Q. Does anyone have any information related to misalignment of shafts and energy losses? Perhaps a typical number like ‘there’s a 2 percent increase in energy use if the shaft is misaligned’ or something along those lines. I'm trying to do a simple study to show it is worth the manpower to realign the shafts on some pumps.
A. Don’t try to relate misalignment to power lost by reduced efficiency. If you could manage to do this, it won’t amount to anything in relation to the cost incurred due to the number of times the misaligned pumps will go down for repairs, the increased maintenance time putting it back together, and the process shut down costs. Misalignment causes reduced Mean Time Between Failures (MTBF).
Check the number of times your misaligned pumps went down vs. the pumps that are correctly aligned. If you have a sufficient number of data points, you CAN prove it. If you don't have the data . . . you’ll just have to wait for it.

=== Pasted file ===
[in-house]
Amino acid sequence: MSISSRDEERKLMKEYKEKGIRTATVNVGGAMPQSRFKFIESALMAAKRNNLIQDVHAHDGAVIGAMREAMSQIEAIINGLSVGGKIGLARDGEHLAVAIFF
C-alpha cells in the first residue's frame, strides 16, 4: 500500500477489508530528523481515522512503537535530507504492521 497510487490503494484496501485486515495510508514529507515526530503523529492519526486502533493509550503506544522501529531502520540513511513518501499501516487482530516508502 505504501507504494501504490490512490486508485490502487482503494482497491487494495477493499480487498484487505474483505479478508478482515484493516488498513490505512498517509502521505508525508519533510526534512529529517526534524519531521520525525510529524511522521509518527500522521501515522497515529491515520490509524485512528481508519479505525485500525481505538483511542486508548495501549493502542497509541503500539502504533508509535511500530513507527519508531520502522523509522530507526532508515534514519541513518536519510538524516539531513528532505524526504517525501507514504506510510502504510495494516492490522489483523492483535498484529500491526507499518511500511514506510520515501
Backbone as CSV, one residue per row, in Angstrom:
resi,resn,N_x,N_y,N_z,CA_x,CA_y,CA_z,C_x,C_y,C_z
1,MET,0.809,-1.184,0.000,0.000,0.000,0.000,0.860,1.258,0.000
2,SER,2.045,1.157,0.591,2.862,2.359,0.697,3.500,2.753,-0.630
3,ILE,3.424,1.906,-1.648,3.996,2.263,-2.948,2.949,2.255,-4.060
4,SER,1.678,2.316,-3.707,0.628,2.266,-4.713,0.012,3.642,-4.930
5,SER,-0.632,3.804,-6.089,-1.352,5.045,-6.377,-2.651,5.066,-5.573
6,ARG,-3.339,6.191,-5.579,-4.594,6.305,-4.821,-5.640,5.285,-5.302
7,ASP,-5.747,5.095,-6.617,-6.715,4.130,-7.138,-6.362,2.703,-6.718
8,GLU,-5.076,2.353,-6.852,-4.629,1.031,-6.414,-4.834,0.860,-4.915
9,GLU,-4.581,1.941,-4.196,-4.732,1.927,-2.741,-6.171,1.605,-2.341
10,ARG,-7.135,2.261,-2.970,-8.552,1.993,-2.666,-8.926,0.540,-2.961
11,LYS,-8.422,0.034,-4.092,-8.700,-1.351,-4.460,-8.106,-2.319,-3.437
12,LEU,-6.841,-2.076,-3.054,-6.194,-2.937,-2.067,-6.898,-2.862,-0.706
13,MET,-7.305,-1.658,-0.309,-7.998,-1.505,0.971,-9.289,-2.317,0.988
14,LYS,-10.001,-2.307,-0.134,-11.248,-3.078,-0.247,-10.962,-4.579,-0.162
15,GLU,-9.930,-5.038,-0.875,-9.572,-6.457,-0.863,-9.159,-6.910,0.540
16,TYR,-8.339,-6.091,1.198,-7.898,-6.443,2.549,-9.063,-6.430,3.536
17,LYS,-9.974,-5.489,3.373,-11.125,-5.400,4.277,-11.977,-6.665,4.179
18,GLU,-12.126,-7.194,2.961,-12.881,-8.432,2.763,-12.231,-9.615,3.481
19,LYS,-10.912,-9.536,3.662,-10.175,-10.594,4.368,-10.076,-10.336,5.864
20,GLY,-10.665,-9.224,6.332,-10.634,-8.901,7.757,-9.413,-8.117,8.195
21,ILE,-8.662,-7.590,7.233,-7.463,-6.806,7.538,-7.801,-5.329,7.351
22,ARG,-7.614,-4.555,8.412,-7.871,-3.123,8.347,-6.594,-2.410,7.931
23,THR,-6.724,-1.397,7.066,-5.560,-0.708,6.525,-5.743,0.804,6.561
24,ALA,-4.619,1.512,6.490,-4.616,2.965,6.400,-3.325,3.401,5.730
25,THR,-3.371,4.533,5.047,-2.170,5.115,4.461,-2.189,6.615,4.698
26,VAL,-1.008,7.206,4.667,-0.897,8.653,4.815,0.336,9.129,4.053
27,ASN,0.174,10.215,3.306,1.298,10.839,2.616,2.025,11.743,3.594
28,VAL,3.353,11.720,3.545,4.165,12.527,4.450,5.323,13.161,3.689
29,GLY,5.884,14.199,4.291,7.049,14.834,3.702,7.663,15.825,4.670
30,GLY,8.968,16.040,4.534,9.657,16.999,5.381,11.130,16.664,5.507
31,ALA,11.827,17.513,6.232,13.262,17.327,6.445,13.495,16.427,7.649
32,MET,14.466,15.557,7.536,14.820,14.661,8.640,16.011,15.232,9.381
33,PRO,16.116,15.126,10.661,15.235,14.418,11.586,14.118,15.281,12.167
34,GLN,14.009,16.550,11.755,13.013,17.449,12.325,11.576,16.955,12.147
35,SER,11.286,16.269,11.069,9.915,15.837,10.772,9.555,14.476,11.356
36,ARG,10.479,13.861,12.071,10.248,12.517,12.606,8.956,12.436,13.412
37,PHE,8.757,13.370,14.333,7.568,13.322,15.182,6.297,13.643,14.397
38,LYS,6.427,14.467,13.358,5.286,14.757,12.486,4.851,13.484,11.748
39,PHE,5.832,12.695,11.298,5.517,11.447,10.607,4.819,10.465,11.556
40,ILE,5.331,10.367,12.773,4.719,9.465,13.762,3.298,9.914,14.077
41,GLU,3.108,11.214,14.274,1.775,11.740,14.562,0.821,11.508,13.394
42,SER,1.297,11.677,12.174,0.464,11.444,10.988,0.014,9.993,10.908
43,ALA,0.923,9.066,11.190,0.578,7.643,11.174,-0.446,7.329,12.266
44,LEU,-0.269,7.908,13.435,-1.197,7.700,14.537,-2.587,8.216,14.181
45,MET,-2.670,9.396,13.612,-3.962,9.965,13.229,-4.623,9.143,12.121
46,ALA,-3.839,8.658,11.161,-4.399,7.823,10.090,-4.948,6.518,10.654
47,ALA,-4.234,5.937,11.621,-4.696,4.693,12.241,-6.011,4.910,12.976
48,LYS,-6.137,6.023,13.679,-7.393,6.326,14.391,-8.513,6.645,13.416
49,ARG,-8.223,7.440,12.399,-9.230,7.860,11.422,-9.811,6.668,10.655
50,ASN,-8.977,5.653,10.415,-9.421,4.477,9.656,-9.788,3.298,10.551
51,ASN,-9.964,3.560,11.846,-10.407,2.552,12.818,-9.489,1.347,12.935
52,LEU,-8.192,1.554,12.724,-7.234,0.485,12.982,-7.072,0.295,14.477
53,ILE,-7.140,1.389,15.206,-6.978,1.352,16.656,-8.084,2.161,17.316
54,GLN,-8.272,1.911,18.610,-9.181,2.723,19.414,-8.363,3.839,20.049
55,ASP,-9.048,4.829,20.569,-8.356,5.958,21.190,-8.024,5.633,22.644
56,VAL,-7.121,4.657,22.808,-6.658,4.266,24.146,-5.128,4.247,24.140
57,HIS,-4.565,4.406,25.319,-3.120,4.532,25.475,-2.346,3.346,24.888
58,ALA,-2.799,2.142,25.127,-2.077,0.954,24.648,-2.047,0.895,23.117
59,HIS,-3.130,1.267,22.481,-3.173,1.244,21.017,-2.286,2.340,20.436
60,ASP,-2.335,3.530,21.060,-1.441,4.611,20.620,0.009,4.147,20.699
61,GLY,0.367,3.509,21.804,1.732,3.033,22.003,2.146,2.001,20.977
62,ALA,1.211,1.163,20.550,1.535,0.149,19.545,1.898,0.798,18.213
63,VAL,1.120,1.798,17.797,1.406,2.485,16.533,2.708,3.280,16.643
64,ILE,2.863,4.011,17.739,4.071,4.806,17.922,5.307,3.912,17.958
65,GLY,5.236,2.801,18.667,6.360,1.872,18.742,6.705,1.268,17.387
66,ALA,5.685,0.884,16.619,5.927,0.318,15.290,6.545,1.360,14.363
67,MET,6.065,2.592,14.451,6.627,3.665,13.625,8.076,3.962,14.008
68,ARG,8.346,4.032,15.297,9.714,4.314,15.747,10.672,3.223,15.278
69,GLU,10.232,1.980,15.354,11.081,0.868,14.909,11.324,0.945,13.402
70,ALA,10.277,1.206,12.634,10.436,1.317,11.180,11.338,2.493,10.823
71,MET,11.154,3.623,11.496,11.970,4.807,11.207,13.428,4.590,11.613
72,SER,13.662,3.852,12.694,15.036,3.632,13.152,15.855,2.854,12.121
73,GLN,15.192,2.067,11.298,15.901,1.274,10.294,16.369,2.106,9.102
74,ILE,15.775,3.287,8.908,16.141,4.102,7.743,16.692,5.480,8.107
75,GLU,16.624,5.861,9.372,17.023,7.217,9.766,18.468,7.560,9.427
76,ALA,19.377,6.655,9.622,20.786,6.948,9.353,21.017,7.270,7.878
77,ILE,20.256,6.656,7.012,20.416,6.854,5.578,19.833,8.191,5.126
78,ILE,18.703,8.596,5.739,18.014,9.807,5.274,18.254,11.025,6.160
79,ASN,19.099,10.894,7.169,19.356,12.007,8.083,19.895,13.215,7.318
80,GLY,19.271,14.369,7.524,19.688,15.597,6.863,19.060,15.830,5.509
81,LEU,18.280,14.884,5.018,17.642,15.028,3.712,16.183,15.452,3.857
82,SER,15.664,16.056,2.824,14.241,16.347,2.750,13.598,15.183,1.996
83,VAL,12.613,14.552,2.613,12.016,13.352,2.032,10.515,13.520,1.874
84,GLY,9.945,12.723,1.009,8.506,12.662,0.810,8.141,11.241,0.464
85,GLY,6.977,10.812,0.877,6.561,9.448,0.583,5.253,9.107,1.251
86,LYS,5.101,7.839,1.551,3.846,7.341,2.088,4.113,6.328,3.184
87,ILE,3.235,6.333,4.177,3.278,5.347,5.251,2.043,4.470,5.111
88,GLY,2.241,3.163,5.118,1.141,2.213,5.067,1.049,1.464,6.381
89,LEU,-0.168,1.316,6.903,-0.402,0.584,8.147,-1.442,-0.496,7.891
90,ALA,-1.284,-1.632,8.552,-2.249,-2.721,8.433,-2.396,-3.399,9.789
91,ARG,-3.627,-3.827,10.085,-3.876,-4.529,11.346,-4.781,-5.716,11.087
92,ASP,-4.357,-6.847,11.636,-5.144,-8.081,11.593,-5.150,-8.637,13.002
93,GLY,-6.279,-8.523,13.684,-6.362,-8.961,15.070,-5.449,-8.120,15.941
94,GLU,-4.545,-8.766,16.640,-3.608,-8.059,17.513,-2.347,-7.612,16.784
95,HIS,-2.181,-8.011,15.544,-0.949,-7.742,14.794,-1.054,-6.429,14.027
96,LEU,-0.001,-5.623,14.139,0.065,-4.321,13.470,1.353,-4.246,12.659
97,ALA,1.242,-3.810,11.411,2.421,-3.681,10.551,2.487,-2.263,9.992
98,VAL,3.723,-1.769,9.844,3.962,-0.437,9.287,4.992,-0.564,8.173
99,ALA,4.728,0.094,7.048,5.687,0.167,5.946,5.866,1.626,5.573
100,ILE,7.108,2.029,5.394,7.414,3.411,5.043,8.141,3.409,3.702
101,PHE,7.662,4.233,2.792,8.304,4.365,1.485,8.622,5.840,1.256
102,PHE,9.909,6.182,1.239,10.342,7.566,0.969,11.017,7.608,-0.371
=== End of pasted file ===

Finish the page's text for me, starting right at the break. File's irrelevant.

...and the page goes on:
The MTBF database numbers for pumps are based upon correct alignment. Get this figure for the pump type you have, then reduce it by 25 to 50 percent, depending on how badly misaligned they are. Then see how your calculation looks.
Bearing Housing Oil Replacement Period
Q. I am working at a refinery. I would like to hear your experience for the period of replacing the bearing housing oil of centrifugal pumps (Oil Sump).
A. Several responses, including:
1. Most pump maintenance manuals will recommend a change interval. Actual operating hours between changes are best determined by Oil Analysis, which also warns of pending bearing failures, as does Vibration Analysis. Using a high quality synthetic bearing oil typically doubles or triples the change interval while providing better protection for bearings. Contamination is the key – if the bearing assembly is exposed to dirt or water, change the oil. Otherwise, pull a sample for analysis every month or two and change the oil based upon the Viscosity Index and actual contamination.